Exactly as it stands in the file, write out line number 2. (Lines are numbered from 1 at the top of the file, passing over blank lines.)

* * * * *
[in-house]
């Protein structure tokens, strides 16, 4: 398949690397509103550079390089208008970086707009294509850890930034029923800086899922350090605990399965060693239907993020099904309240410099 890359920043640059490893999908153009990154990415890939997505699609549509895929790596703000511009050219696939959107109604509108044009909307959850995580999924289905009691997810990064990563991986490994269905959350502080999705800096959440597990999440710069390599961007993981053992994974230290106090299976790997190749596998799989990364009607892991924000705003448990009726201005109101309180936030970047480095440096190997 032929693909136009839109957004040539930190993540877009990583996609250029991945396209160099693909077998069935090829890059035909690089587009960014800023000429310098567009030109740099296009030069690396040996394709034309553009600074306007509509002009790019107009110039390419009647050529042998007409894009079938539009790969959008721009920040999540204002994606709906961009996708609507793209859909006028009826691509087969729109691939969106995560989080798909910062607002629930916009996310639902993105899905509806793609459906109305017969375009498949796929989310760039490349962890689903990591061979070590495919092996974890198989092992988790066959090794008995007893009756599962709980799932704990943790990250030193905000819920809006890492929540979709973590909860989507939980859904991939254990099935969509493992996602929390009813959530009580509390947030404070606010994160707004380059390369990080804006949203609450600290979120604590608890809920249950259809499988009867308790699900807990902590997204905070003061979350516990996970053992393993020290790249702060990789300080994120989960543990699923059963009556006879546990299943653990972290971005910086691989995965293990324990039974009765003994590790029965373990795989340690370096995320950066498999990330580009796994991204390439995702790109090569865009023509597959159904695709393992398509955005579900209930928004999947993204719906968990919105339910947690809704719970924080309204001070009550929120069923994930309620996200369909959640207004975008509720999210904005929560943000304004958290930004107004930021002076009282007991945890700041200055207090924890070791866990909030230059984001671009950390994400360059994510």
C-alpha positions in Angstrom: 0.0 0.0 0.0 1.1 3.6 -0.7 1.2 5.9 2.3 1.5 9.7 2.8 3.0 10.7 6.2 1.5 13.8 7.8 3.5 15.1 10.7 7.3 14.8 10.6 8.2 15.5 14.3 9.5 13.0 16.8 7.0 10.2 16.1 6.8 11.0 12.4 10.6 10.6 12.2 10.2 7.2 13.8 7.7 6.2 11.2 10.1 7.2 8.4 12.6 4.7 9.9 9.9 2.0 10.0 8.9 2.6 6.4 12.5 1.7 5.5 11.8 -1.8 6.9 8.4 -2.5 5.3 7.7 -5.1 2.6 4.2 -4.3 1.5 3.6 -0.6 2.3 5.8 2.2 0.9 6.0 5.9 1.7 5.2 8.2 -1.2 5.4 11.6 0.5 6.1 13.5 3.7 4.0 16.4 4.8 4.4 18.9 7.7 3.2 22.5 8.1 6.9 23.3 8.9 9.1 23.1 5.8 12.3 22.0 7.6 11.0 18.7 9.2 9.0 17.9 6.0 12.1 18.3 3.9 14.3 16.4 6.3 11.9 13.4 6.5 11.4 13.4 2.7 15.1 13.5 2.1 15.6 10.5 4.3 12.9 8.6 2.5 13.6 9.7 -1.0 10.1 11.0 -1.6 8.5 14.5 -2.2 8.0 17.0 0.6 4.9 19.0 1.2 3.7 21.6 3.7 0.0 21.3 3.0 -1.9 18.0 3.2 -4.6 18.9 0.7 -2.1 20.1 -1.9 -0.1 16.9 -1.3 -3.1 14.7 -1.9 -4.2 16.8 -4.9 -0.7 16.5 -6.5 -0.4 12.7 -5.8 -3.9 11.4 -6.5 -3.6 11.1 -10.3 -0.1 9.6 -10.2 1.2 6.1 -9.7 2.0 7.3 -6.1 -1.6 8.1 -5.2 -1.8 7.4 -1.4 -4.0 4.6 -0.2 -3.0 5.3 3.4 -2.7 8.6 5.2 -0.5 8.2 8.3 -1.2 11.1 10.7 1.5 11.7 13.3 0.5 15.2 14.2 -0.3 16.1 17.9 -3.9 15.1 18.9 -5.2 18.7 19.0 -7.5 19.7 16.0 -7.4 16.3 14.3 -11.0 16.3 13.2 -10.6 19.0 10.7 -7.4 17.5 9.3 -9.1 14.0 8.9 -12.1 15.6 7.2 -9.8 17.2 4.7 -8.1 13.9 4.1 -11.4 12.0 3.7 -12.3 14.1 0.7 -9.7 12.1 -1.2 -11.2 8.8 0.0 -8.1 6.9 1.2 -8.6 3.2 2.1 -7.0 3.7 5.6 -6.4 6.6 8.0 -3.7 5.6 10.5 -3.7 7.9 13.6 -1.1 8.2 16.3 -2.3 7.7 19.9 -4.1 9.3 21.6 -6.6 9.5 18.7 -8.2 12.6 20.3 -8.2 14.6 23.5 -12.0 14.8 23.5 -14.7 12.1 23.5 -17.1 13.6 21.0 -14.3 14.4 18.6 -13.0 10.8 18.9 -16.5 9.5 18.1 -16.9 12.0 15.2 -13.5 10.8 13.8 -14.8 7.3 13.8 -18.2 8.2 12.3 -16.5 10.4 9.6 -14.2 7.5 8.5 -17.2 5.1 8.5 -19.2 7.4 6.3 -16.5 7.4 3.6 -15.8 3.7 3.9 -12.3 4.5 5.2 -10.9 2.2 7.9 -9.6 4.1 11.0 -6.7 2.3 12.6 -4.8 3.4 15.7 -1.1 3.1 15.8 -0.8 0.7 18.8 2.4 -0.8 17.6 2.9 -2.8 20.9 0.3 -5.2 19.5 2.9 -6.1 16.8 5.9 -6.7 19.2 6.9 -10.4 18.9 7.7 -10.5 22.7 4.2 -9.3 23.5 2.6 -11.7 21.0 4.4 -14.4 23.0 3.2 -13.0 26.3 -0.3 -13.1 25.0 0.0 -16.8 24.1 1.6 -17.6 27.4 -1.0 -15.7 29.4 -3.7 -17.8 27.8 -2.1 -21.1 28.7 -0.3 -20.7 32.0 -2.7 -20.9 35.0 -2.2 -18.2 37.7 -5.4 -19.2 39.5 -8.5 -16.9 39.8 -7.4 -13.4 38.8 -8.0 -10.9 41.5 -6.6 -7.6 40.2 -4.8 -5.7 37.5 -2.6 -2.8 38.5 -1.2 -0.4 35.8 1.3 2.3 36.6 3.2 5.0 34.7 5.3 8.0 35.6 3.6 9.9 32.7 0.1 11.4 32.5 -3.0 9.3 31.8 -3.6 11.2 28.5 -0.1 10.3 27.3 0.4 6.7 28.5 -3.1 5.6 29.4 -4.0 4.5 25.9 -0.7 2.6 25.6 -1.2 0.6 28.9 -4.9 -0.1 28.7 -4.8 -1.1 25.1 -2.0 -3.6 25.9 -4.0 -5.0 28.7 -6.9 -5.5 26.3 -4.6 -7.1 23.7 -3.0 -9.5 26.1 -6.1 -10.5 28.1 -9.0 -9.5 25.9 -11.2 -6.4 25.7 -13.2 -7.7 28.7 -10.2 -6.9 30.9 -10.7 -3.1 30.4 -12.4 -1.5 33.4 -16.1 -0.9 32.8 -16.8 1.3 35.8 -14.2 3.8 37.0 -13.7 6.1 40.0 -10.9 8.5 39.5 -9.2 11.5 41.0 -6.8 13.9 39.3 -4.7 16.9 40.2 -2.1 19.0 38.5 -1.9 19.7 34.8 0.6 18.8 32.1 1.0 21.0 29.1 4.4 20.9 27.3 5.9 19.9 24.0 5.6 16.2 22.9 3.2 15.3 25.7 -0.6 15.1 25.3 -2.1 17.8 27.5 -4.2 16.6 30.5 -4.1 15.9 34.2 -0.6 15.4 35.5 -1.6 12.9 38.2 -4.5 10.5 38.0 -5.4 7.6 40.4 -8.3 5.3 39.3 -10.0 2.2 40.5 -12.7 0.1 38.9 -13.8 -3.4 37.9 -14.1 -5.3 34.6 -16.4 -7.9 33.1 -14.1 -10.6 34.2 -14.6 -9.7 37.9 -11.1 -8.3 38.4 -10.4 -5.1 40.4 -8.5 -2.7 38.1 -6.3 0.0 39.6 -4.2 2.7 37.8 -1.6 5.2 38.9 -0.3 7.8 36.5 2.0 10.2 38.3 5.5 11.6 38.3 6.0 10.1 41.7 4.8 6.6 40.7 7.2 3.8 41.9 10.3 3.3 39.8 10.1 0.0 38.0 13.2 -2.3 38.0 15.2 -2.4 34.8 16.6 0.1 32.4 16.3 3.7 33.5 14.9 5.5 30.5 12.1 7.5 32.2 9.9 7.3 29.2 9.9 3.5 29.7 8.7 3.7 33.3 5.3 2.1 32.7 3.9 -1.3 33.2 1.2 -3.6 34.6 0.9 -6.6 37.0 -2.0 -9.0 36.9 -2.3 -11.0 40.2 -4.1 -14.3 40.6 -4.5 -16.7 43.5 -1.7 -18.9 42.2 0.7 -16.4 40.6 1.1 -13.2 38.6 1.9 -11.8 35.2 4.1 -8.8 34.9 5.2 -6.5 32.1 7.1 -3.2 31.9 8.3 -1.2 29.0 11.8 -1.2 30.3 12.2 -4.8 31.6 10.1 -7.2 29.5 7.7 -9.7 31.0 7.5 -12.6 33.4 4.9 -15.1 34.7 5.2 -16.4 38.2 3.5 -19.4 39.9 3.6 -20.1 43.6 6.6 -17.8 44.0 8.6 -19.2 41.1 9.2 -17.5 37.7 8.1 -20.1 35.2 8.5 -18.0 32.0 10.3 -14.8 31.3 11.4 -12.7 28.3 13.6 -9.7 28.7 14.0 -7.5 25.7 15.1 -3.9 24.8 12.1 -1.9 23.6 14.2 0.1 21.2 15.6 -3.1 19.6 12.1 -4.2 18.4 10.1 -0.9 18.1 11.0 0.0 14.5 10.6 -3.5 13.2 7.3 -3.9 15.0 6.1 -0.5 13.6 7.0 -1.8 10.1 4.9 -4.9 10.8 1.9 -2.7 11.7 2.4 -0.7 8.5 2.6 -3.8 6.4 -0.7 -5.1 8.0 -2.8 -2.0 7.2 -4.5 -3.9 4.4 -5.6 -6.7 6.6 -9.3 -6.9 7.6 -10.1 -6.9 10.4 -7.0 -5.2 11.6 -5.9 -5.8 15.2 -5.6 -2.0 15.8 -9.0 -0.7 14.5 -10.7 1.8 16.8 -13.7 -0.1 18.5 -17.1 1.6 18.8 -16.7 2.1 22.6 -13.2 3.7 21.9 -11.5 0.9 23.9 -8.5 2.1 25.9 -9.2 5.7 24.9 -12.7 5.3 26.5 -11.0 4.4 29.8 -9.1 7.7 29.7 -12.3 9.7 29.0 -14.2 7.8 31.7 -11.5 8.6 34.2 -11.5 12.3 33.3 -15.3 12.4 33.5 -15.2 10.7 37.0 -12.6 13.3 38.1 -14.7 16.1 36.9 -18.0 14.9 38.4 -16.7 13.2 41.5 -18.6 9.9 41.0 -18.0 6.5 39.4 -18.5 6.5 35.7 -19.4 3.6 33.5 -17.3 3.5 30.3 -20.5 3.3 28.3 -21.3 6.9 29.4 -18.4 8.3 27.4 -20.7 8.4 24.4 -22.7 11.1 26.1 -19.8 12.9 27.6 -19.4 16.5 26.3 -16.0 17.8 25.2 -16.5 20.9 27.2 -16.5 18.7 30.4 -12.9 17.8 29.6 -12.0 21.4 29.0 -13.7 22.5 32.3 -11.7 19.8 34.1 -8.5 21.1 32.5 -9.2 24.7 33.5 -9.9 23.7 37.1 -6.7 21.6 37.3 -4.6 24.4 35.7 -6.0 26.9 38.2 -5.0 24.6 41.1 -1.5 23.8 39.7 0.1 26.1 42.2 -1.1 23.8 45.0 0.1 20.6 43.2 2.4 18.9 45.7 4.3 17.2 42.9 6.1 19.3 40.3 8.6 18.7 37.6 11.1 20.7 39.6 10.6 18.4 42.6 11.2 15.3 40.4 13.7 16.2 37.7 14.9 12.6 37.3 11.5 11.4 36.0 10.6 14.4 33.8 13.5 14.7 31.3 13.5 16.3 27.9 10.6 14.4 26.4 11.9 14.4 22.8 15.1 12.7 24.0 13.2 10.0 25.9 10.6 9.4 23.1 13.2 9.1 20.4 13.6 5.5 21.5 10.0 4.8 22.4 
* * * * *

């Protein structure tokens, strides 16, 4: 398949690397509103550079390089208008970086707009294509850890930034029923800086899922350090605990399965060693239907993020099904309240410099 890359920043640059490893999908153009990154990415890939997505699609549509895929790596703000511009050219696939959107109604509108044009909307959850995580999924289905009691997810990064990563991986490994269905959350502080999705800096959440597990999440710069390599961007993981053992994974230290106090299976790997190749596998799989990364009607892991924000705003448990009726201005109101309180936030970047480095440096190997 032929693909136009839109957004040539930190993540877009990583996609250029991945396209160099693909077998069935090829890059035909690089587009960014800023000429310098567009030109740099296009030069690396040996394709034309553009600074306007509509002009790019107009110039390419009647050529042998007409894009079938539009790969959008721009920040999540204002994606709906961009996708609507793209859909006028009826691509087969729109691939969106995560989080798909910062607002629930916009996310639902993105899905509806793609459906109305017969375009498949796929989310760039490349962890689903990591061979070590495919092996974890198989092992988790066959090794008995007893009756599962709980799932704990943790990250030193905000819920809006890492929540979709973590909860989507939980859904991939254990099935969509493992996602929390009813959530009580509390947030404070606010994160707004380059390369990080804006949203609450600290979120604590608890809920249950259809499988009867308790699900807990902590997204905070003061979350516990996970053992393993020290790249702060990789300080994120989960543990699923059963009556006879546990299943653990972290971005910086691989995965293990324990039974009765003994590790029965373990795989340690370096995320950066498999990330580009796994991204390439995702790109090569865009023509597959159904695709393992398509955005579900209930928004999947993204719906968990919105339910947690809704719970924080309204001070009550929120069923994930309620996200369909959640207004975008509720999210904005929560943000304004958290930004107004930021002076009282007991945890700041200055207090924890070791866990909030230059984001671009950390994400360059994510």